Employment law stories in the news – 30.06.2014 to 06.07.2014

MoJIn the latest of our series of posts on employment law series in the news this week, we take a look at ten employment law stories that have made the news between 30 June and 6 July 2014.

  1. Construction blacklist compensation scheme opens – Eight construction firms have announced the launch of a scheme aimed at compensating workers who were victims of past blacklisting in the industry. Under the scheme, workers on the list would be paid £4,000 on a fast-track basis rising to £20,000 if they can prove discrimination. In more serious cases, up to £100,000 could be awarded (BBC)
  2. Southampton Solent University settles over pay dispute – Southampton Solent University has settled out of court with a part-time lecturer who brought an employment tribunal case claiming that he was paid a lower rate of pay than full-time colleagues in comparable roles. Jon Sanders, a film-maker and associate lecturer at the institution, said he suffered less favourable treatment as a consequence of his part-time status at the institution (The Times Higher Education Supplement)
  3. Met Police ‘deleted discrimination findings’ – The Met Police told staff to delete records on sex and race discrimination against one of its employees, an employment tribunal has found. Firearms officer Carol Howard, 35, was “singled out and targeted” for nearly a year, a panel ruled (BBC)
  4. Nestlé agrees to pay all employees living wage – Food giant Nestlé has become the first leading manufacturer to commit to paying the living wage. The firm already pays at least the living wage to its 8,000 staff but the move will benefit contract employees and agency workers. About 800 contractors working with Nestlé will implement it by December 2017 (The Guardian)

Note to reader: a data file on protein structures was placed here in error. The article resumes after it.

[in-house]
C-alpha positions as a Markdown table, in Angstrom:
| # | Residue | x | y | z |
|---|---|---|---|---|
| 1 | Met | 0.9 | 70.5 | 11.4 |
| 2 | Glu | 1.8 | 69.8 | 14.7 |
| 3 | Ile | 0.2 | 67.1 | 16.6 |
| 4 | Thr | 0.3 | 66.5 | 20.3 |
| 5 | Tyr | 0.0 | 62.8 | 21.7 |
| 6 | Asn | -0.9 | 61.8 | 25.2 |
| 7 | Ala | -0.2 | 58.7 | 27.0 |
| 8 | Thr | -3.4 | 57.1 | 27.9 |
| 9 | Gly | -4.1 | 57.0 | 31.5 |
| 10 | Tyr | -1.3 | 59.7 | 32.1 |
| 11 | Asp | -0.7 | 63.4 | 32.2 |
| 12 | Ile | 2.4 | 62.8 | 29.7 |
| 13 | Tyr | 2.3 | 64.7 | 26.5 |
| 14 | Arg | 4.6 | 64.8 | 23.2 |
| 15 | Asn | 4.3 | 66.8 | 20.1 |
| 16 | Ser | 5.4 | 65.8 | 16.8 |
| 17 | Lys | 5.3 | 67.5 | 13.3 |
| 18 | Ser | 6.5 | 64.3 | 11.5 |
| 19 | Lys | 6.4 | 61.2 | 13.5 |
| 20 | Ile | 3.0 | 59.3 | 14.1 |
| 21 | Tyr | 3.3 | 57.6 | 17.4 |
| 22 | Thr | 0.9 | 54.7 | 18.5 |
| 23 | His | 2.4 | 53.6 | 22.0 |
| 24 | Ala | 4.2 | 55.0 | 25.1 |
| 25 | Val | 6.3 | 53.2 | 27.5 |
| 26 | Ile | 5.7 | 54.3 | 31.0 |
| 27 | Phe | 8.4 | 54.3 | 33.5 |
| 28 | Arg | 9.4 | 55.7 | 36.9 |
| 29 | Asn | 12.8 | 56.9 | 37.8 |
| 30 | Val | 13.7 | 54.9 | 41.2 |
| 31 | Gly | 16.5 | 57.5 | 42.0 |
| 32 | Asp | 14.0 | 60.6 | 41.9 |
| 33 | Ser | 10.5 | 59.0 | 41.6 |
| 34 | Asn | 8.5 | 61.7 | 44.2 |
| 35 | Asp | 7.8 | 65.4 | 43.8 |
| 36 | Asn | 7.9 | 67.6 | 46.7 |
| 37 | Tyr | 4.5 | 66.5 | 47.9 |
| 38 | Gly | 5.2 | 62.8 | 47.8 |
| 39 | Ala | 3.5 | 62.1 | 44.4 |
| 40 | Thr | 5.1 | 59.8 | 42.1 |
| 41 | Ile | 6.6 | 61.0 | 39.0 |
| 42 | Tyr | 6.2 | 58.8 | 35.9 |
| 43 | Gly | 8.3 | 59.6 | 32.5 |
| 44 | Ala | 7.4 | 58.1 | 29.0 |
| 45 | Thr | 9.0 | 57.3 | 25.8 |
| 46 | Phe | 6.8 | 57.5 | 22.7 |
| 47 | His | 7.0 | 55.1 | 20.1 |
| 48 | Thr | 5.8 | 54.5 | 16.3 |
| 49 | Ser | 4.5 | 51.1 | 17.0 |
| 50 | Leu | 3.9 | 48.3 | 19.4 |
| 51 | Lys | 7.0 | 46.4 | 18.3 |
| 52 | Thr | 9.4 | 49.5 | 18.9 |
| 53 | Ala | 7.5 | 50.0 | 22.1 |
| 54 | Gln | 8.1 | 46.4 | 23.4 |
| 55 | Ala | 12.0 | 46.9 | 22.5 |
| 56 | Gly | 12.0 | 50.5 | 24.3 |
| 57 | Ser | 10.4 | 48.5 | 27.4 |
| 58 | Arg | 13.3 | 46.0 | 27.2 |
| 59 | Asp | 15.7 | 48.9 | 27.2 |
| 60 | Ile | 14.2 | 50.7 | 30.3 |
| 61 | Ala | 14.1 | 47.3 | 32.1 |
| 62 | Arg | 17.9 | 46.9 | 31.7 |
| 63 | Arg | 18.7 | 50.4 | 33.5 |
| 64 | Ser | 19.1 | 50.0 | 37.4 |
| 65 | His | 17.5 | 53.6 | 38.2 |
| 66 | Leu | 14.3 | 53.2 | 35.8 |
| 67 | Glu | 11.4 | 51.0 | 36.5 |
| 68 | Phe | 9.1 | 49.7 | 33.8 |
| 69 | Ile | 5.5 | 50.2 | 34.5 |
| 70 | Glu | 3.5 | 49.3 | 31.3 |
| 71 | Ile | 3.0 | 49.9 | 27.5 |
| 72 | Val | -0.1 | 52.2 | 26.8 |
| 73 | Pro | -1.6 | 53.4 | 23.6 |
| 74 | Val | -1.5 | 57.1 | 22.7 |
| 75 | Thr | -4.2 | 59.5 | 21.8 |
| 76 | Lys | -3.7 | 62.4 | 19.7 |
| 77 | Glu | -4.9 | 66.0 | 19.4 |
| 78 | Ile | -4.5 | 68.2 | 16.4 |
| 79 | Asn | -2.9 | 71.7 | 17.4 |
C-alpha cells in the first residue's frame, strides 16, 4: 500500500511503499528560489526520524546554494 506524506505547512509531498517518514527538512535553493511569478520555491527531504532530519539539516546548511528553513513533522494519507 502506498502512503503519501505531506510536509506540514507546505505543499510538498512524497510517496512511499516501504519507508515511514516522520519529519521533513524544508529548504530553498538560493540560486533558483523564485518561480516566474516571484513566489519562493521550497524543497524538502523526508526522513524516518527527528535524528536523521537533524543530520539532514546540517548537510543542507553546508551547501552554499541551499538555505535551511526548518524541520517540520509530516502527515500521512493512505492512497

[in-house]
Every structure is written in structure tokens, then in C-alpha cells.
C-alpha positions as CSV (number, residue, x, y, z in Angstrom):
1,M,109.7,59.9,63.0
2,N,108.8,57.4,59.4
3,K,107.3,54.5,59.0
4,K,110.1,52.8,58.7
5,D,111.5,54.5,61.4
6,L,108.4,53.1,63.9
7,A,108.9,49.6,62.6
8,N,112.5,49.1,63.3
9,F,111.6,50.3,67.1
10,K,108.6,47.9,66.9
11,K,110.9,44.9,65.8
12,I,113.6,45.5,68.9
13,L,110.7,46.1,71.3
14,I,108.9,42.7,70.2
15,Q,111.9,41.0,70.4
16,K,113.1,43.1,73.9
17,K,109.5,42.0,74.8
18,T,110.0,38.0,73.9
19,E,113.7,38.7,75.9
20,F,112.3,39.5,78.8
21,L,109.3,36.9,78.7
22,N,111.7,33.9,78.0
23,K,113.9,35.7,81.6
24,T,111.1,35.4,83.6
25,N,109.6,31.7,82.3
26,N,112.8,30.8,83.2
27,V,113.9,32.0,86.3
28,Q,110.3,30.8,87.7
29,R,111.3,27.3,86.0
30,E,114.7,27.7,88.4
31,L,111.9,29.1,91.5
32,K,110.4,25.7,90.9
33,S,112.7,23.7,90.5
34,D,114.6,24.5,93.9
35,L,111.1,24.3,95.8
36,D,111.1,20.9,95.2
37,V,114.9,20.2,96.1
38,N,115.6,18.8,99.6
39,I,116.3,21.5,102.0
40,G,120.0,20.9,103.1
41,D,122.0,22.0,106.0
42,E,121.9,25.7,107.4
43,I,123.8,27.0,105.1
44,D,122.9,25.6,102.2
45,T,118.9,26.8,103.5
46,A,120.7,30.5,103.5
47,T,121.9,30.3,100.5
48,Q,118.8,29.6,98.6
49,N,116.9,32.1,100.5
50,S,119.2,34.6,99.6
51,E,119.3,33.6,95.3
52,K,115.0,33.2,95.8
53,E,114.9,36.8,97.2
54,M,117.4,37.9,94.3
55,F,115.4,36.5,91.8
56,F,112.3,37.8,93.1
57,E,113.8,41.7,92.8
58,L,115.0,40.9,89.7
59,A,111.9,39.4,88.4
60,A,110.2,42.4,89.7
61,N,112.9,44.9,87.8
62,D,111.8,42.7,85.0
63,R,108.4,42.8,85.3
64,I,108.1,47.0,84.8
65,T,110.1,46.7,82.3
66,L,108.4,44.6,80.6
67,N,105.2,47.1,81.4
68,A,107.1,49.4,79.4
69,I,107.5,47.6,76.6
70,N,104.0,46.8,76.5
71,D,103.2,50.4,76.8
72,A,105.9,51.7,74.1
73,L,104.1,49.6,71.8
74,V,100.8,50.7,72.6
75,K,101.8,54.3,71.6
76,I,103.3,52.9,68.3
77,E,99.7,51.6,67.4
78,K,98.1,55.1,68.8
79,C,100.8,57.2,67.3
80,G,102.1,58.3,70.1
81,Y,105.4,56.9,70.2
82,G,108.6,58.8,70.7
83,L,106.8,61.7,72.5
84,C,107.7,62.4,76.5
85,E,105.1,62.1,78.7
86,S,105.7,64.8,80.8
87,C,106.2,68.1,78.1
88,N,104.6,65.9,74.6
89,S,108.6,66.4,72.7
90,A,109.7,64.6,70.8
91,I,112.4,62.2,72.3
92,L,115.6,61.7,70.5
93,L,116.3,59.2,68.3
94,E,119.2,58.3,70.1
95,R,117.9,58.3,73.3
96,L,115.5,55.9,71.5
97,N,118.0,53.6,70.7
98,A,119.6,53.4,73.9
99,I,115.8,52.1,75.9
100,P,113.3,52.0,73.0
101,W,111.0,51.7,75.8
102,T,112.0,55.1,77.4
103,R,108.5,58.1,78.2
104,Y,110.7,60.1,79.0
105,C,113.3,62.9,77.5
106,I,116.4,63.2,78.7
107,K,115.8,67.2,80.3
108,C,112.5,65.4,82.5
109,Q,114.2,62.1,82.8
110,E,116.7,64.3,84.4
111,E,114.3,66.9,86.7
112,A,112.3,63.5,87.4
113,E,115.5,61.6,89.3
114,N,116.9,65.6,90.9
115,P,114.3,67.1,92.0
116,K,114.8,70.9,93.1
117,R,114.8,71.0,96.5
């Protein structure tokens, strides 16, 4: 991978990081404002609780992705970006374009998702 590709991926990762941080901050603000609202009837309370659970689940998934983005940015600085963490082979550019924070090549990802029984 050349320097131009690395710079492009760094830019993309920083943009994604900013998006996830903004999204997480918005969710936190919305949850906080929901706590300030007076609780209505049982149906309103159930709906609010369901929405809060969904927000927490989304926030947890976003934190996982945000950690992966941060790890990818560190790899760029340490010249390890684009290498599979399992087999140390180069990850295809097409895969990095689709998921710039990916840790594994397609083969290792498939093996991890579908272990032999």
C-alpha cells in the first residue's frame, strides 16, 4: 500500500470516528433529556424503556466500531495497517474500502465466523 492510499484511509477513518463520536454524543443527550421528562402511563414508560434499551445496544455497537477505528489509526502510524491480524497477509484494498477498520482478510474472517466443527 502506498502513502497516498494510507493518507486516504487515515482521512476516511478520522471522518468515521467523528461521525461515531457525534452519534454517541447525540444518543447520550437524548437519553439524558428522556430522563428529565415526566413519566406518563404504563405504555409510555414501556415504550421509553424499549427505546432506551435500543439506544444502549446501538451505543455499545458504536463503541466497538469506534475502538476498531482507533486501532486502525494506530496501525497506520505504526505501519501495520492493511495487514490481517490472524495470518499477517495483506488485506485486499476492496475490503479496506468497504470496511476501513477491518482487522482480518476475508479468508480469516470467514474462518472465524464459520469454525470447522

5. Care home firm wrong to sack worker who allowed colleague to fall asleep on night shift – A Crieff care home worker who allowed a colleague to doze off on night shift was unfairly dismissed, an employment tribunal has ruled. It decided management staff of Ashdene Court in Ferntower Road were wrong to have regarded Ewa Horakova’s misconduct as “gross” (The Courier)
  6. Flexible working extended to all employees in UK – Millions of employees will have the right to request flexible working from Monday under new measures the government believes will particularly benefit older people. The right has only been available for carers, or people who look after children, but is being extended to all employees (The Guardian)
  7. Receptionist ‘was hit and called black slave and dog by Qatari Embassy official’ – A British receptionist was allegedly called a “black slave” and hit by a senior official at the Qatari Embassy in London in a sustained campaign of racial bullying. Mohamoud Ahmed, 73, was employed at the gas-rich Gulf state’s embassy in Mayfair for almost 20 years and also acted as a security guard (The Evening Standard)
  8. Ministers order inquiry into NHS whistleblowing – An independent inquiry has been ordered into the treatment of whistleblowers by the NHS amid fears from the head of the Mid Staffs inquiry that the ‘culture of fear’ is worse than was thought (The Telegraph)
  9. ‘Dedicated’ nurse wins payout after receiving threats for blowing whistle – A “dedicated and hardworking” nurse who blew the whistle about patient safety has won more than £80,000 in compensation after she was unfairly targeted for speaking out by her former employer (The Nursing Times)
  10. Health board rejects nurse welfare tribunal claim – A health board has rejected claims by a former nurse that it failed to adjust to her mental health issues, an employment tribunal has heard. Glenda Rodriquez-Noza, 42, is claiming unfair dismissal from the Princess of Wales Hospital on the grounds of disability discrimination (BBC)